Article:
WHAT DO ANTIOXIDANTS DO?
There are numerous health benefits provided by antioxidants—aside from preserving pet food. Antioxidants also protect the body’s cells from damage and strengthen the immune system. Every day, the body is exposed to the destructive effects of free radicals, which are produced when cells are damaged due to the effects of oxidation. These free radicals are unstable and can cause even further cell damage if left unchecked.
This is where antioxidants come into play. Antioxidants slow down damage from free radicals and prevent further cell damage. They allow the immune system to function without interference from free radicals. This protection is important to prevent serious health issues from developing or worsening.
In young animals, antioxidants provide a boost to the developing immune system before vaccination has a chance to be effective. In older animals, oxidative injury to cells in the brain and organs may be slowed by antioxidants, providing a longer, healthier lifespan.
WHERE DO ANTIOXIDANTS COME FROM?
There are two types of antioxidants commonly used in dog foods — natural and synthetic. Natural antioxidants include vitamins C, E, citric acid, and some herbal sources like rosemary. Vitamin C can be taken from common fruits and vegetables like cranberries, apples, tomatoes, blueberries, and more. Natural vitamin E is commonly listed as “mixed tocopherols” on the pet food ingredient list. Citric acids are taken from various citrus fruits like oranges, lemons, and limes.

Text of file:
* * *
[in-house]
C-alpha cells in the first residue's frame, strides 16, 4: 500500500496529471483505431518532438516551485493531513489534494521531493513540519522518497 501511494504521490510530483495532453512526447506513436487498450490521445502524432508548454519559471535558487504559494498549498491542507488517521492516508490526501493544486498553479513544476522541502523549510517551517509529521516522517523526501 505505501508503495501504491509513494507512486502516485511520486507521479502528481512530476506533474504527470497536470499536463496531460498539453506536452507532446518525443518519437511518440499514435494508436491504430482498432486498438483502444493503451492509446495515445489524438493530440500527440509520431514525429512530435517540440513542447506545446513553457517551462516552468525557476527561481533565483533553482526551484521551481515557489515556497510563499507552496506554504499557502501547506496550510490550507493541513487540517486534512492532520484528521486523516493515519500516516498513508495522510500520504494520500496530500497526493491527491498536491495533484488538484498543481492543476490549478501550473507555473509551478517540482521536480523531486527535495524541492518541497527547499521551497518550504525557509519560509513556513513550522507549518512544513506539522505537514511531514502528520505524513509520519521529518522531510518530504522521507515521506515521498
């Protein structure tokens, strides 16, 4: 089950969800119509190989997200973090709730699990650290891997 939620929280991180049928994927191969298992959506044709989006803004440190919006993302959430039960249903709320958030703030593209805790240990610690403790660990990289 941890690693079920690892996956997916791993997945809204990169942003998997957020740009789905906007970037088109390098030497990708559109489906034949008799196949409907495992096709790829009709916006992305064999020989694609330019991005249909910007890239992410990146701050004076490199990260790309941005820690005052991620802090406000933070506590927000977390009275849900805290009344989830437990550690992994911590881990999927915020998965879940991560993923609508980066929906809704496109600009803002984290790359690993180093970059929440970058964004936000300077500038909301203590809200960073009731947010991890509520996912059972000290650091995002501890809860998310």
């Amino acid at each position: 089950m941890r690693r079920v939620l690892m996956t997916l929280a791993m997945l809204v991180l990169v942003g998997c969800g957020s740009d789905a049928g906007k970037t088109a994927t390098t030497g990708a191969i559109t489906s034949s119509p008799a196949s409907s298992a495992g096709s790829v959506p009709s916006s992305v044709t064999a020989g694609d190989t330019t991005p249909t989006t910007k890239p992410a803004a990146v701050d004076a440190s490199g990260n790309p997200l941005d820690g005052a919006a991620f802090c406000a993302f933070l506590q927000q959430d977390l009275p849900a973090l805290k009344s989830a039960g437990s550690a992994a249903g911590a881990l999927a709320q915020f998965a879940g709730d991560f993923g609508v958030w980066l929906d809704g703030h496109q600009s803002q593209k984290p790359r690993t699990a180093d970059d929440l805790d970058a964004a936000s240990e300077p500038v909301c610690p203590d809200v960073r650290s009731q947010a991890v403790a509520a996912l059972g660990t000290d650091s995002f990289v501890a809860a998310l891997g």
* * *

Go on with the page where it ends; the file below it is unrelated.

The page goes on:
Cannabinoids as Antioxidants: What Studies Say
Numerous studies have found that the cannabinoids in cannabis – specifically cannabidiol (CBD) – display potent antioxidant properties in a variety of pre-clinical applications.
One of the first studies to document these effects was a study published in 1998, which found that cannabinoids could protect neurons from exposure to toxic levels of glutamate – a neurotransmitter that plays a role in a number of neurodegenerative disorders. The study compared cannabinoids head-to-head with antioxidant vitamins C and E and found cannabidiol to be 30-50% more effective than either of the vitamins. A follow-up trial published in 2000 showed similar results using animal models instead of cell cultures.